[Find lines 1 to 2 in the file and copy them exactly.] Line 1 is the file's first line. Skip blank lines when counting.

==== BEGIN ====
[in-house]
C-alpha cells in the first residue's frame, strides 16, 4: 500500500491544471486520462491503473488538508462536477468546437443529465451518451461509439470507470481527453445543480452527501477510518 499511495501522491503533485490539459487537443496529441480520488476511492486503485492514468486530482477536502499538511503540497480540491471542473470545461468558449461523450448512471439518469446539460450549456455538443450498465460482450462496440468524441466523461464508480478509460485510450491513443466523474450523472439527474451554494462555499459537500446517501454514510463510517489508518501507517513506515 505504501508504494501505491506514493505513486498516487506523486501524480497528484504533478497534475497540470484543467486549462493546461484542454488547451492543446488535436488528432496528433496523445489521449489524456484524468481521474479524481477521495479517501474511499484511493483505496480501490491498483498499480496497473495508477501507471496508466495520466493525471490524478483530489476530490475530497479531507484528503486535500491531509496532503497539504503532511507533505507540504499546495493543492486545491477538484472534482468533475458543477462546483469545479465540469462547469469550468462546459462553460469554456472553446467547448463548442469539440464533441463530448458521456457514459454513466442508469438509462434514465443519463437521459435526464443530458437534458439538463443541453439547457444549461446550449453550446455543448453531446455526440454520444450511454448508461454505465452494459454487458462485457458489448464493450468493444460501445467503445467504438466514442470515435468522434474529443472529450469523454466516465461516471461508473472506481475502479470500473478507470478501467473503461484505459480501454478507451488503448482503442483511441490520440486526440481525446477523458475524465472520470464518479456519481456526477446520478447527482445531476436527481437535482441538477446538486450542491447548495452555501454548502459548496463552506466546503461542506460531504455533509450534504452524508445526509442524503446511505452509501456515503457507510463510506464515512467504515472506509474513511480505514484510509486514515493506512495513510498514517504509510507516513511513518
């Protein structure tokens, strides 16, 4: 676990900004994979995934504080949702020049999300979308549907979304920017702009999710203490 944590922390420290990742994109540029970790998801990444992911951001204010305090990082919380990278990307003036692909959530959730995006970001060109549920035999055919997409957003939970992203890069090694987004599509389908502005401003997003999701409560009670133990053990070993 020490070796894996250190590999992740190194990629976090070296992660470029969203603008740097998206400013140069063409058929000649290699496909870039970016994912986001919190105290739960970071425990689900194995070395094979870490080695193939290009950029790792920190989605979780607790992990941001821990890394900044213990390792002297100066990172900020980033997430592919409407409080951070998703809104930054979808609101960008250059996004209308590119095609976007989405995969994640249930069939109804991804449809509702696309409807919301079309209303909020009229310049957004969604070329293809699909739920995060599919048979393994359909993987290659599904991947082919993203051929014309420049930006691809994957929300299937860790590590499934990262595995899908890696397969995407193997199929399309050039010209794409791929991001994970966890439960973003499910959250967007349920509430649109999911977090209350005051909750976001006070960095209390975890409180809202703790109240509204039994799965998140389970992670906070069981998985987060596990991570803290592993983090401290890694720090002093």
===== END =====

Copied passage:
[in-house]
C-alpha cells in the first residue's frame, strides 16, 4: 500500500491544471486520462491503473488538508462536477468546437443529465451518451461509439470507470481527453445543480452527501477510518 499511495501522491503533485490539459487537443496529441480520488476511492486503485492514468486530482477536502499538511503540497480540491471542473470545461468558449461523450448512471439518469446539460450549456455538443450498465460482450462496440468524441466523461464508480478509460485510450491513443466523474450523472439527474451554494462555499459537500446517501454514510463510517489508518501507517513506515 505504501508504494501505491506514493505513486498516487506523486501524480497528484504533478497534475497540470484543467486549462493546461484542454488547451492543446488535436488528432496528433496523445489521449489524456484524468481521474479524481477521495479517501474511499484511493483505496480501490491498483498499480496497473495508477501507471496508466495520466493525471490524478483530489476530490475530497479531507484528503486535500491531509496532503497539504503532511507533505507540504499546495493543492486545491477538484472534482468533475458543477462546483469545479465540469462547469469550468462546459462553460469554456472553446467547448463548442469539440464533441463530448458521456457514459454513466442508469438509462434514465443519463437521459435526464443530458437534458439538463443541453439547457444549461446550449453550446455543448453531446455526440454520444450511454448508461454505465452494459454487458462485457458489448464493450468493444460501445467503445467504438466514442470515435468522434474529443472529450469523454466516465461516471461508473472506481475502479470500473478507470478501467473503461484505459480501454478507451488503448482503442483511441490520440486526440481525446477523458475524465472520470464518479456519481456526477446520478447527482445531476436527481437535482441538477446538486450542491447548495452555501454548502459548496463552506466546503461542506460531504455533509450534504452524508445526509442524503446511505452509501456515503457507510463510506464515512467504515472506509474513511480505514484510509486514515493506512495513510498514517504509510507516513511513518